Power restored by March 31–Petilla
ILOILO CITY, Philippines—Energy Secretary Carlos Jericho Petilla said electric cooperatives were working to fully restore power supply in areas ravaged by Supertyphoon “Yolanda” by March 31.
“Slowly we are restoring power. I suggested a deadline of March 31 (to electric cooperatives) and a lot of them have committed,” Petilla said on the sidelines of the groundbreaking of a 150-megawatt coal-fired plant expansion project of Panay Energy Development Corp. here last Friday.
About 70 to 80 percent of power supply had been restored in areas hit by the supertyphoon in Iloilo, Antique, Aklan and Capiz provinces and around 50 percent in Leyte and Samar provinces, according to Petilla.
He said the restoration efforts were primarily the responsibility of electric cooperatives but the government was helping because of the magnitude of the damage.
The supertyphoon that hit mostly the Visayas on Nov. 8 last year toppled thousands of electric poles and destroyed transmitters and other facilities.
In Capiz alone, about 30,000 poles were toppled, according to Capiz Electric Cooperative (Capelco).
Repair crews from electric cooperatives from Mindanao and Luzon have been helping in the restoration efforts through the “Task Force Kapatid” of the National Electrification Administration (NEA).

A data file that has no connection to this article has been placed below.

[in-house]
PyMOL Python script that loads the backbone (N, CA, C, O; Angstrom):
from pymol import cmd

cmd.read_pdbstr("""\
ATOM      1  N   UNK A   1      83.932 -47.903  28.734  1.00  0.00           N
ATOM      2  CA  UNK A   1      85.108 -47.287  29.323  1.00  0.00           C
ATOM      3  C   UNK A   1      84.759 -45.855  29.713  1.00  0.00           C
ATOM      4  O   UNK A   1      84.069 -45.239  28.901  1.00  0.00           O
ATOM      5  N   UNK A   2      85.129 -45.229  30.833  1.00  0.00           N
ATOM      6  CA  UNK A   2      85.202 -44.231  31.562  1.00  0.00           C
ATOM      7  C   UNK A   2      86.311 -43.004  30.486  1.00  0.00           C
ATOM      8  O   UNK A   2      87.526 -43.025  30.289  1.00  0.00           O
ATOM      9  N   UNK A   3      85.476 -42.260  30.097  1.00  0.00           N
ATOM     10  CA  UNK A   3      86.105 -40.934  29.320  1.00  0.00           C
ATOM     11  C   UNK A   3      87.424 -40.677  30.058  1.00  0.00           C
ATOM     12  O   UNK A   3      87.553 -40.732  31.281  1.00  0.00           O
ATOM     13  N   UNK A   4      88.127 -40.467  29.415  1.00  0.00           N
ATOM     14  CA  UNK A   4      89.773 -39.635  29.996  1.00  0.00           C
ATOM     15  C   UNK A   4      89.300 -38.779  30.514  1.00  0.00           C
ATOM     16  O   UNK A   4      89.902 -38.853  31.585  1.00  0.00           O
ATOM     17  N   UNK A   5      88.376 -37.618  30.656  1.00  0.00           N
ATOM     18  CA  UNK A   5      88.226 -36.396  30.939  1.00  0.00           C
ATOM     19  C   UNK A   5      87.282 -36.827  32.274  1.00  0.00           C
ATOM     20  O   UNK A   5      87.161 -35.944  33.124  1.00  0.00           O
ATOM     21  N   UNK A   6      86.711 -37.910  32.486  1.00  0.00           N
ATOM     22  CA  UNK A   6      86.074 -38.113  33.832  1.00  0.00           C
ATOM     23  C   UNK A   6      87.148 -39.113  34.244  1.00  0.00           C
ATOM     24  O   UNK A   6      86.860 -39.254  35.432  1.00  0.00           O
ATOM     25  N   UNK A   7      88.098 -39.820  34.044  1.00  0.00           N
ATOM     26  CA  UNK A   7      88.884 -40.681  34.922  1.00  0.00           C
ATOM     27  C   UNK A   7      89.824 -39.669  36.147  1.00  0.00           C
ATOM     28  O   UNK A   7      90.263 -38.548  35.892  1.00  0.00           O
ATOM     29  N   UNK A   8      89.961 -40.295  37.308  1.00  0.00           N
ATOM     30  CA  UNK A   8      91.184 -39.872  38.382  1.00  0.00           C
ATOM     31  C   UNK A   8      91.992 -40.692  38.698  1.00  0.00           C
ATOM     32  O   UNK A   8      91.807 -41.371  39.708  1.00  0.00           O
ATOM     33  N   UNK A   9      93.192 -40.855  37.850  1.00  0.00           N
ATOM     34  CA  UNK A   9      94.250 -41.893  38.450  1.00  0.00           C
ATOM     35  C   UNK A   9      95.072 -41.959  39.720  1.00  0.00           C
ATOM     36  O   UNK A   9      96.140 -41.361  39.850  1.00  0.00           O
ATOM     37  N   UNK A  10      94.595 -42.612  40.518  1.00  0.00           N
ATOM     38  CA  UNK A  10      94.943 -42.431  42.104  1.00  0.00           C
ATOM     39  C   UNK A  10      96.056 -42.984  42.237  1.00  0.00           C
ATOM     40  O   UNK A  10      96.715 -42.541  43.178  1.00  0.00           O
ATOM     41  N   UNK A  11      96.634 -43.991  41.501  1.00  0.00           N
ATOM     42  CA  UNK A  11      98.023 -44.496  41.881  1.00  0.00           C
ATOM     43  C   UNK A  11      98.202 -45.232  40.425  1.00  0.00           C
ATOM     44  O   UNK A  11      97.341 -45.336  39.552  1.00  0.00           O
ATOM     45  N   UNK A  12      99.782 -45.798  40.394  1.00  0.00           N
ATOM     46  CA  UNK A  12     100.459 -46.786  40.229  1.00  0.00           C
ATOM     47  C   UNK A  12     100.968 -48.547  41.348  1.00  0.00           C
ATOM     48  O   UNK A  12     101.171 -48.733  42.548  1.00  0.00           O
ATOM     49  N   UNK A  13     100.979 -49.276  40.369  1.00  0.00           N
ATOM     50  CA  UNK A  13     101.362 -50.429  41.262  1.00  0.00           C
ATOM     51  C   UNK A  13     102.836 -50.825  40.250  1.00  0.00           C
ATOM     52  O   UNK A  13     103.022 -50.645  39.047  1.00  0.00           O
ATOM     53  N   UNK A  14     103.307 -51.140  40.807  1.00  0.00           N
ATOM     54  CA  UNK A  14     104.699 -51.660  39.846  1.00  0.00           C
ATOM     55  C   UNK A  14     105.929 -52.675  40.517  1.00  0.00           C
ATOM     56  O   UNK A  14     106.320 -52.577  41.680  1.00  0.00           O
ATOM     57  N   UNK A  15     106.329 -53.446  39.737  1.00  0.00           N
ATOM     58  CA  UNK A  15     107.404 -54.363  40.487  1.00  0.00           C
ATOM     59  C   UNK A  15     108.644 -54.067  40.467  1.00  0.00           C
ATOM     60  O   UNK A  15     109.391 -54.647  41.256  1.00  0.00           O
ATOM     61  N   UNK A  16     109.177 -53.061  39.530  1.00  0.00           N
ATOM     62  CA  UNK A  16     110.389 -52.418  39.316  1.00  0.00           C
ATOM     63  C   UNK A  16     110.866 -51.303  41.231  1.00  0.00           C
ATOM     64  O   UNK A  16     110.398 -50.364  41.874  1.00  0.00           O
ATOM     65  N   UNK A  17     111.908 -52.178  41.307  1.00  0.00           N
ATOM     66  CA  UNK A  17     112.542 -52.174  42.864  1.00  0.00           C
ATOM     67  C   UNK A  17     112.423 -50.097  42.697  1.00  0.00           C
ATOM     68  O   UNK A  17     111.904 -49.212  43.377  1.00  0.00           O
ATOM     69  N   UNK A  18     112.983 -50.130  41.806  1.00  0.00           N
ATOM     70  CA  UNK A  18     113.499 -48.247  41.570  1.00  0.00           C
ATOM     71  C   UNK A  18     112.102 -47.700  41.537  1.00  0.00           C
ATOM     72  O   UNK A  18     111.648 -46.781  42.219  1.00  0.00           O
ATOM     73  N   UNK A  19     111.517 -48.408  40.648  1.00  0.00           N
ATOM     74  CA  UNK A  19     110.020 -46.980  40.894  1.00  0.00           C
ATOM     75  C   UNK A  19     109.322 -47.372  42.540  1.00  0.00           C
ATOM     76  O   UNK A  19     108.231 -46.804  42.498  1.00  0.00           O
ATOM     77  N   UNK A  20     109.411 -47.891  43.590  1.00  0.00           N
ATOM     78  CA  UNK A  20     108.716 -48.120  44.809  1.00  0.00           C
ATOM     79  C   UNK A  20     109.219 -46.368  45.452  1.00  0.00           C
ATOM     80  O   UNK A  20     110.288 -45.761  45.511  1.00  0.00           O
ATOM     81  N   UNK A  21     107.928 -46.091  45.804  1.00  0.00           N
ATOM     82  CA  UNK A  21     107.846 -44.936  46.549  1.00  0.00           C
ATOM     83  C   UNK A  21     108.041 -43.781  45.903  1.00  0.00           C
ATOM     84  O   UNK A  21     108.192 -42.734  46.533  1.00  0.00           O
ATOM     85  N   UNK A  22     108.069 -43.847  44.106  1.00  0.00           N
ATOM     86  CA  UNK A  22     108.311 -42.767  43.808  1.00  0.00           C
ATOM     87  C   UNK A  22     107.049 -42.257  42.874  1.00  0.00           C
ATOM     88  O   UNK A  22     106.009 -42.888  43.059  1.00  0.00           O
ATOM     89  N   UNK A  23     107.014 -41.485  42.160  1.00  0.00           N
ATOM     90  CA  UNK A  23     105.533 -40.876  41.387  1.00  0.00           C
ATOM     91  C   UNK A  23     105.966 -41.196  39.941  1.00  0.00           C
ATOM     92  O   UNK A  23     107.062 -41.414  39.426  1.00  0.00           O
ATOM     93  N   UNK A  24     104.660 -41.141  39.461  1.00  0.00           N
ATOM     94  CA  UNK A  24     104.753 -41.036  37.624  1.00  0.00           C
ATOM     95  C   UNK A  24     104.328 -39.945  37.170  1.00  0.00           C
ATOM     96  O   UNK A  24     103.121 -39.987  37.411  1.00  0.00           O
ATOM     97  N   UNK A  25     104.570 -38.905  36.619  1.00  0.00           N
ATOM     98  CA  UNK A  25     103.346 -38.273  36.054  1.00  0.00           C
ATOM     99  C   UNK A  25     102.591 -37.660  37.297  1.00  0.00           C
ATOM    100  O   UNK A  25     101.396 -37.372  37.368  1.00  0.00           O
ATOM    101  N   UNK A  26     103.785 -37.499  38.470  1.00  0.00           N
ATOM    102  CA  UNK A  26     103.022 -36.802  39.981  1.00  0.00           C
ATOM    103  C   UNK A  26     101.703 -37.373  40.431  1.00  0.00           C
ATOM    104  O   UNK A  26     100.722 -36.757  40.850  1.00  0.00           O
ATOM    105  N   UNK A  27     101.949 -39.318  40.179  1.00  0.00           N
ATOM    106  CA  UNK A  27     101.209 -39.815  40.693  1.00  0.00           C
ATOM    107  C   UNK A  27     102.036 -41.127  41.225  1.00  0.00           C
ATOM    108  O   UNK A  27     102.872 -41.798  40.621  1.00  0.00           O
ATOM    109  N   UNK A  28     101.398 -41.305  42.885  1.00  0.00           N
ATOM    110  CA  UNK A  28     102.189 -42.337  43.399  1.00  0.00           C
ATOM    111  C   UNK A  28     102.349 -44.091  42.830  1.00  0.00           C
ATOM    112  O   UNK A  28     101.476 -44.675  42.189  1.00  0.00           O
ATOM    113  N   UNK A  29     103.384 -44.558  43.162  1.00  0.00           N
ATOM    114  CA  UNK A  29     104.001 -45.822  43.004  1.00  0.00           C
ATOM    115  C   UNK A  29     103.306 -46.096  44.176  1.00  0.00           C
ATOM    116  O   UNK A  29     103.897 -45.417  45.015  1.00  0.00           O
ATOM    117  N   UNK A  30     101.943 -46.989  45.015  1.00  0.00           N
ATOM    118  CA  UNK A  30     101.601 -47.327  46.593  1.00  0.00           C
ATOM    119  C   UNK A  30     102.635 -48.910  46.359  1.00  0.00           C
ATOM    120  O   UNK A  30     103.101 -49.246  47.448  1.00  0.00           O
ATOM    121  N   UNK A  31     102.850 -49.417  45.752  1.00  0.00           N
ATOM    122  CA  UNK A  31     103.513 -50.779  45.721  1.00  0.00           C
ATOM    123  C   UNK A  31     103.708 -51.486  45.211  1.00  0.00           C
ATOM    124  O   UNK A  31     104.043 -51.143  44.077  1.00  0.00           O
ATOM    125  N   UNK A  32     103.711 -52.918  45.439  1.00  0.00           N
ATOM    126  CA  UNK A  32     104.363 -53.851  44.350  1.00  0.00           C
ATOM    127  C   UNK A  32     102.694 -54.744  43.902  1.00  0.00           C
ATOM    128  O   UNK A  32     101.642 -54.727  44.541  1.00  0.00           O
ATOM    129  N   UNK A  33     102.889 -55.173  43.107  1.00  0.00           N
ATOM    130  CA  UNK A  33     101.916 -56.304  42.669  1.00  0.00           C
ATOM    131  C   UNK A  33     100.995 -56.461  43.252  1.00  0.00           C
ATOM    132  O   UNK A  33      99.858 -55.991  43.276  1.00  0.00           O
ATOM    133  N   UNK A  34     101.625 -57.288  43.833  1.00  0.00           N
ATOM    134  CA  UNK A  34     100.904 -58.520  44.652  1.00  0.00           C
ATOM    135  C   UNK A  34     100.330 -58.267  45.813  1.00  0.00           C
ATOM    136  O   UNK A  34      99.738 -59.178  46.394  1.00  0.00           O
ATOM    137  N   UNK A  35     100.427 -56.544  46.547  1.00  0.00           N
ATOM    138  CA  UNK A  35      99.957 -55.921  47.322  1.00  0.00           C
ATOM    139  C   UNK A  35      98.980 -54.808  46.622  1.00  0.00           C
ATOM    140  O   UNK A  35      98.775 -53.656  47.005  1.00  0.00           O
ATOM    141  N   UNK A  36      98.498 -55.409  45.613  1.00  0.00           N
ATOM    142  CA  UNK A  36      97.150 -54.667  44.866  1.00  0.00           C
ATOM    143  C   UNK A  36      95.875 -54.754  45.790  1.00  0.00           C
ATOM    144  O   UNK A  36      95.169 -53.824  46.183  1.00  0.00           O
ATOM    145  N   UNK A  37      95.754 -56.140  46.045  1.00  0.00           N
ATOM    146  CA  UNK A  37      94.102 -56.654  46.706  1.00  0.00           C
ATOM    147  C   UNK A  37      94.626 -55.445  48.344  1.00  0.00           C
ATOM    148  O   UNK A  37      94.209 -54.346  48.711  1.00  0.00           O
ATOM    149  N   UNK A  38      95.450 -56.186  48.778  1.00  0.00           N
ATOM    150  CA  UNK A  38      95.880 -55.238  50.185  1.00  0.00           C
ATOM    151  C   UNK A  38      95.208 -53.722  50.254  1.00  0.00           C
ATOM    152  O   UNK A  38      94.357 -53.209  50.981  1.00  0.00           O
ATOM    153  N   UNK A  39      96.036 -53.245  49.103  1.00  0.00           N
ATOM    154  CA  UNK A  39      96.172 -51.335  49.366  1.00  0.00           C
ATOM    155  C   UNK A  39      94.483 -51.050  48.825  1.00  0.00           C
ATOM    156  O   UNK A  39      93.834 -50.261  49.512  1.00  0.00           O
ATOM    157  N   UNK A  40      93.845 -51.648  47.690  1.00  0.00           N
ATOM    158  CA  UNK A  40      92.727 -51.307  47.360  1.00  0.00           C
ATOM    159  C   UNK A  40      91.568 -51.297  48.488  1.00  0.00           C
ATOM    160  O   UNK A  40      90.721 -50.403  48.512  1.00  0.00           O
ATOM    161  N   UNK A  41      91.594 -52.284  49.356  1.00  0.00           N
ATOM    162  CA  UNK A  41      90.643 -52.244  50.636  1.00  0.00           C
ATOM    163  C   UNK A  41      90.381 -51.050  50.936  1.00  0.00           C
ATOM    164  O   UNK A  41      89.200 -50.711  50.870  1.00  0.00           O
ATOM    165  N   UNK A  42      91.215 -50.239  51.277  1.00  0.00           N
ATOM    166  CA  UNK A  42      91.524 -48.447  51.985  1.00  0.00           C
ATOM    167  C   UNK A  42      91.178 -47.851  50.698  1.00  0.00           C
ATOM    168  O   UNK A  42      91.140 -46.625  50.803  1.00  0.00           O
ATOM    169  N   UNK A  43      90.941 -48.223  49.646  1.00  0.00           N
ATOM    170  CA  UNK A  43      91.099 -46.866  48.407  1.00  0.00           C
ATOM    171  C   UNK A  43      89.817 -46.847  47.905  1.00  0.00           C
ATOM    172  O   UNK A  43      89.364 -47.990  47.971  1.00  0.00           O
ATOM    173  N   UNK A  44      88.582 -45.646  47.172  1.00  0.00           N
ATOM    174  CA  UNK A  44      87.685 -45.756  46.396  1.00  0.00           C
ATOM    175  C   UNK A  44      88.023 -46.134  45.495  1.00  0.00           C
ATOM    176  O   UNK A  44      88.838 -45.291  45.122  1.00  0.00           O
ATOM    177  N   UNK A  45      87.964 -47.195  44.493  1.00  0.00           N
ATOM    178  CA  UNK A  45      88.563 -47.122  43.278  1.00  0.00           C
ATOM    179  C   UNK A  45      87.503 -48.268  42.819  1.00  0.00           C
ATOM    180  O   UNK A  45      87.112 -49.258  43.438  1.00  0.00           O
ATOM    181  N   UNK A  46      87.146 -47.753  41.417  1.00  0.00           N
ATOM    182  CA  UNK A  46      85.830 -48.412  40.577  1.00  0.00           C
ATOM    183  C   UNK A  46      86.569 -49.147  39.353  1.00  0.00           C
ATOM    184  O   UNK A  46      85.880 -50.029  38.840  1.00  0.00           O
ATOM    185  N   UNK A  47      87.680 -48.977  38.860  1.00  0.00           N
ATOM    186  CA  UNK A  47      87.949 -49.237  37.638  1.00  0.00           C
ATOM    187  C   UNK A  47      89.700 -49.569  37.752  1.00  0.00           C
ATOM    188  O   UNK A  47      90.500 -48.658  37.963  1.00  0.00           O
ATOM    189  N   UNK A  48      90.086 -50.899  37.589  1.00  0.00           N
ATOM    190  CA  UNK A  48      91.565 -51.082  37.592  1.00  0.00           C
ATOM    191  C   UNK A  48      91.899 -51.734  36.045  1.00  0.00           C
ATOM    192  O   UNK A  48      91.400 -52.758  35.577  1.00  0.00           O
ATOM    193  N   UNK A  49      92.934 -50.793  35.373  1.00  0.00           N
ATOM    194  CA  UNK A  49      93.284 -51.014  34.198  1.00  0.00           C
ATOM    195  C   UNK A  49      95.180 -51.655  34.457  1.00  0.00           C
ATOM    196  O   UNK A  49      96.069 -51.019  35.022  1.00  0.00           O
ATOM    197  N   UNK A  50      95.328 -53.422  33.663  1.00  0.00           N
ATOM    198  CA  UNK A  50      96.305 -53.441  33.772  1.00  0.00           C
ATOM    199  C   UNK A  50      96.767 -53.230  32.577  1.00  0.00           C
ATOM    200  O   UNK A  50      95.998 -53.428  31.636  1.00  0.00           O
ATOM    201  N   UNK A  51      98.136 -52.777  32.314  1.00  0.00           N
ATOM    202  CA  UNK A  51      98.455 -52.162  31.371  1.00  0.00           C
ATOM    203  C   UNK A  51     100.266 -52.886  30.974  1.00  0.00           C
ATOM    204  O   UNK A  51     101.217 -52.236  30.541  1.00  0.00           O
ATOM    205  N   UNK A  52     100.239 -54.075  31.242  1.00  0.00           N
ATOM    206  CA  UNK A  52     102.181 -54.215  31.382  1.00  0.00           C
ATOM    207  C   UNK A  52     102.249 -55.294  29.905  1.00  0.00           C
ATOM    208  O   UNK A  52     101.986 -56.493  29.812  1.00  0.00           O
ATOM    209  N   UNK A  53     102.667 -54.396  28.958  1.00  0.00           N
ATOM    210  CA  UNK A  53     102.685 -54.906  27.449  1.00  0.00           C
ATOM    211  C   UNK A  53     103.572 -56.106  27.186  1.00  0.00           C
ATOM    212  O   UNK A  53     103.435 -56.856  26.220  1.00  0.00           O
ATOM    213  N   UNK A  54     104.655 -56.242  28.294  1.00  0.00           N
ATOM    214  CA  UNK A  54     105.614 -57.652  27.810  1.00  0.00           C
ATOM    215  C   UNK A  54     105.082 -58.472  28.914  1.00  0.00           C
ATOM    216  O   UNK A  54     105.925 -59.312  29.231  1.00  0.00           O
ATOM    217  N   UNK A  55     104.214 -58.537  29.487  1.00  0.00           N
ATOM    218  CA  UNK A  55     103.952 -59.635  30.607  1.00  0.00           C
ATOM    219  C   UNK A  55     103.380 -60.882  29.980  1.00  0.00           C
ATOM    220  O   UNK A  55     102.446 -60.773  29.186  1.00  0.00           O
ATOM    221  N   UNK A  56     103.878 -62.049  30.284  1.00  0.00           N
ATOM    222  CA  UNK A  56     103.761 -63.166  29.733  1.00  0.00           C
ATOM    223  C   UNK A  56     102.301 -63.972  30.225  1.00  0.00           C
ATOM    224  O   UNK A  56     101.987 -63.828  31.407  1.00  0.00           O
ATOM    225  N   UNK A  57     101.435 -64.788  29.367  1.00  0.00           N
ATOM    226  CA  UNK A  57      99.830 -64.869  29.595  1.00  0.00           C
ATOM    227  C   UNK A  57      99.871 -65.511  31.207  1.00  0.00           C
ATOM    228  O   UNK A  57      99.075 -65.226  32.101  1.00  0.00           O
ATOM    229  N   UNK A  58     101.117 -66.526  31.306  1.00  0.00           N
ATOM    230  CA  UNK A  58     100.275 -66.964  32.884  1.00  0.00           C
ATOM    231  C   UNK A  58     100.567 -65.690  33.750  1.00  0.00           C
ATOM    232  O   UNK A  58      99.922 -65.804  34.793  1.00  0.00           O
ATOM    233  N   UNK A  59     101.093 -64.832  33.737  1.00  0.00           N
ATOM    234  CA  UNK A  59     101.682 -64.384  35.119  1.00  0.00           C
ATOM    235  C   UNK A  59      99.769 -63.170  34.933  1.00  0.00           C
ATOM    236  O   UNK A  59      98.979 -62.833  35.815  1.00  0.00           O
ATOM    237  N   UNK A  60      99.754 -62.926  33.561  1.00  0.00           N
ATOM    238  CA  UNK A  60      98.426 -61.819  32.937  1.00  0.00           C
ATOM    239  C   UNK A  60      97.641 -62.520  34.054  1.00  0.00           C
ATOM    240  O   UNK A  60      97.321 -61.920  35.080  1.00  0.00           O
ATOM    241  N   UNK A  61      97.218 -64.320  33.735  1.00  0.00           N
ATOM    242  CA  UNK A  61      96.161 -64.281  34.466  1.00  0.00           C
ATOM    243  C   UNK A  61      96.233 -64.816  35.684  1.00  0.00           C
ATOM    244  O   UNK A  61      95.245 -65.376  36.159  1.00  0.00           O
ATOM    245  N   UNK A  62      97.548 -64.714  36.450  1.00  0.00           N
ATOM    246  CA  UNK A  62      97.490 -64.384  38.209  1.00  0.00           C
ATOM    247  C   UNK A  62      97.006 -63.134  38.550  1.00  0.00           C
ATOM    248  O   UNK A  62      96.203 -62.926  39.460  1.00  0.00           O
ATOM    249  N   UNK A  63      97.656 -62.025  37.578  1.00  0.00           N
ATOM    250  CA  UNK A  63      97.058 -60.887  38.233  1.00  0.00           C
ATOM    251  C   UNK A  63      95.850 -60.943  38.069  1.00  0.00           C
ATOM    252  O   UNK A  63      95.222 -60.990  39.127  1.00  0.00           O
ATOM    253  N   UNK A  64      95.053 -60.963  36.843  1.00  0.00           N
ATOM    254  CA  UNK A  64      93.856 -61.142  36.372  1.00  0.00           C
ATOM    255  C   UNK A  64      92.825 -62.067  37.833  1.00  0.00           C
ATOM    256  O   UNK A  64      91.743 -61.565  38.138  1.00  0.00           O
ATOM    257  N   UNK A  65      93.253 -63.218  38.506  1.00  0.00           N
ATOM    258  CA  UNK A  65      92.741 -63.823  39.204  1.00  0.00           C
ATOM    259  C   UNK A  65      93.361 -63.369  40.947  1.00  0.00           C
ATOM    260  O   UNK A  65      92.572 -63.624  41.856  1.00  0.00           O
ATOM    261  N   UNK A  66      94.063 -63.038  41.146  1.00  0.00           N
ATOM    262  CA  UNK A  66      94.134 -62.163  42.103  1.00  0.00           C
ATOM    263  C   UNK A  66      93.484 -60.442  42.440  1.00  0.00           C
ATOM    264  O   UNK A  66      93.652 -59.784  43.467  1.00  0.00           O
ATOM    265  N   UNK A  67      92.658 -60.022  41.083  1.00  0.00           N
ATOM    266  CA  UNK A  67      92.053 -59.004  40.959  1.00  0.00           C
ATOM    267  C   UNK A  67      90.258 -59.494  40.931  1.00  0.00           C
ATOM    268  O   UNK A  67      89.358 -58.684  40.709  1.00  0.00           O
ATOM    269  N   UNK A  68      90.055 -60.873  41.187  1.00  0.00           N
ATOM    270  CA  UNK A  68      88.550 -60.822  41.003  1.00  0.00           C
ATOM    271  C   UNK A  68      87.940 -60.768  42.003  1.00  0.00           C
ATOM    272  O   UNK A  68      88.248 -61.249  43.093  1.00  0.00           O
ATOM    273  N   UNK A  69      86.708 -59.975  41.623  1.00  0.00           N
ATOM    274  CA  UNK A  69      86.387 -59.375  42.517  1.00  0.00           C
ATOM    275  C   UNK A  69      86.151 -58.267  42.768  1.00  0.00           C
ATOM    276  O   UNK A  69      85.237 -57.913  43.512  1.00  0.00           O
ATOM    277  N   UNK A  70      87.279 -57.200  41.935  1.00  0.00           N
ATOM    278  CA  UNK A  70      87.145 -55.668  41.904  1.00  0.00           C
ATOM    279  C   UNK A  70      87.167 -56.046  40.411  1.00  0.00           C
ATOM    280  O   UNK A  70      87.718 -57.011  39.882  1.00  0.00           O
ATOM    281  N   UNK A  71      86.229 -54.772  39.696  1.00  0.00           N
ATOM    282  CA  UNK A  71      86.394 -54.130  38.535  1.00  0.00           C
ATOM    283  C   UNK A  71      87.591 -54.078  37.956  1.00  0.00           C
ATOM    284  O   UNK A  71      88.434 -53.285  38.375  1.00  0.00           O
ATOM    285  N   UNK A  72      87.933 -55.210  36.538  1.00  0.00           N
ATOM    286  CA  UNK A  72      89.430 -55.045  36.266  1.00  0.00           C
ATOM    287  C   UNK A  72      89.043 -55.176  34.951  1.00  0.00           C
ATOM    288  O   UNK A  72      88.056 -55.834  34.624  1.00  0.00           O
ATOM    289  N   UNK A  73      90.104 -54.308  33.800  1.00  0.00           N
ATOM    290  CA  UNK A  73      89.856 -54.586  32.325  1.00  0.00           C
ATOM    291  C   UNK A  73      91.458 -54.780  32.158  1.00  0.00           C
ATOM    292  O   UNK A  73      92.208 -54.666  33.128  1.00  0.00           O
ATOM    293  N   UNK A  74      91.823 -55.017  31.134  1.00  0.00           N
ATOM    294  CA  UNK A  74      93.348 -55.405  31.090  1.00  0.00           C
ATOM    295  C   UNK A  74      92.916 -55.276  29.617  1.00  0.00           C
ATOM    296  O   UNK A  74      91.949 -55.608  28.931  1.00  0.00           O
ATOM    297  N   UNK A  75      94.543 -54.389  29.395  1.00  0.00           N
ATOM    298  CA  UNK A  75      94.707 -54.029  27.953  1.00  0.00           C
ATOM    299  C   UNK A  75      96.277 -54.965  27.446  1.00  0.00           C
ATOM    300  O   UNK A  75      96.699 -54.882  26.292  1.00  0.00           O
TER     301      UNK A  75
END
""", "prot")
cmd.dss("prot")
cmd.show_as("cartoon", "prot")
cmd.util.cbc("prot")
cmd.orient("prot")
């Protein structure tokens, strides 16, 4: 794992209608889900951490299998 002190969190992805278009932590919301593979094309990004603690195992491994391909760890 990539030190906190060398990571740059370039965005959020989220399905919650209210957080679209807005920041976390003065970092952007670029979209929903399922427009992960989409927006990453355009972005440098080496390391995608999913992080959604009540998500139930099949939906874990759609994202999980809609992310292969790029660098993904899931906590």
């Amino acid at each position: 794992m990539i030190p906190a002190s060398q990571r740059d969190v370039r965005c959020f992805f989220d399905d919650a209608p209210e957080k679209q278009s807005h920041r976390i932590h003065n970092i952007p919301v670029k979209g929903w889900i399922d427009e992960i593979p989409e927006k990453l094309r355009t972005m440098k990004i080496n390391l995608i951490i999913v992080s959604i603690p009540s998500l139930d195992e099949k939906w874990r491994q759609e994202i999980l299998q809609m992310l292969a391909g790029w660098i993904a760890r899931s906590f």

But electricity could not be restored in houses without roofs and those replaced with tents due to safety concerns, Petilla said.
The government had initially released P3.9 billion through the NEA as assistance to electric cooperatives but this was below the initial estimate of the P5-billion cost of damage, he added.
The amount of assistance will depend on the damage incurred by the cooperatives and the available funds.
The fund would cover the partial cost of damage, he clarified.
“These are government funds for privately operated cooperatives. We need to follow [the defined process],” Petilla said.
Capelco alone had reported P670 million in damage due to the supertyphoon and was assured of a P505-million grant from the government, said Capelco general manager Edgar Diaz in an earlier interview.
Capelco consumers earlier raised the concern that the cost of damage due to the supertyphoon could be passed on to consumers who are already hit hard by Yolanda.
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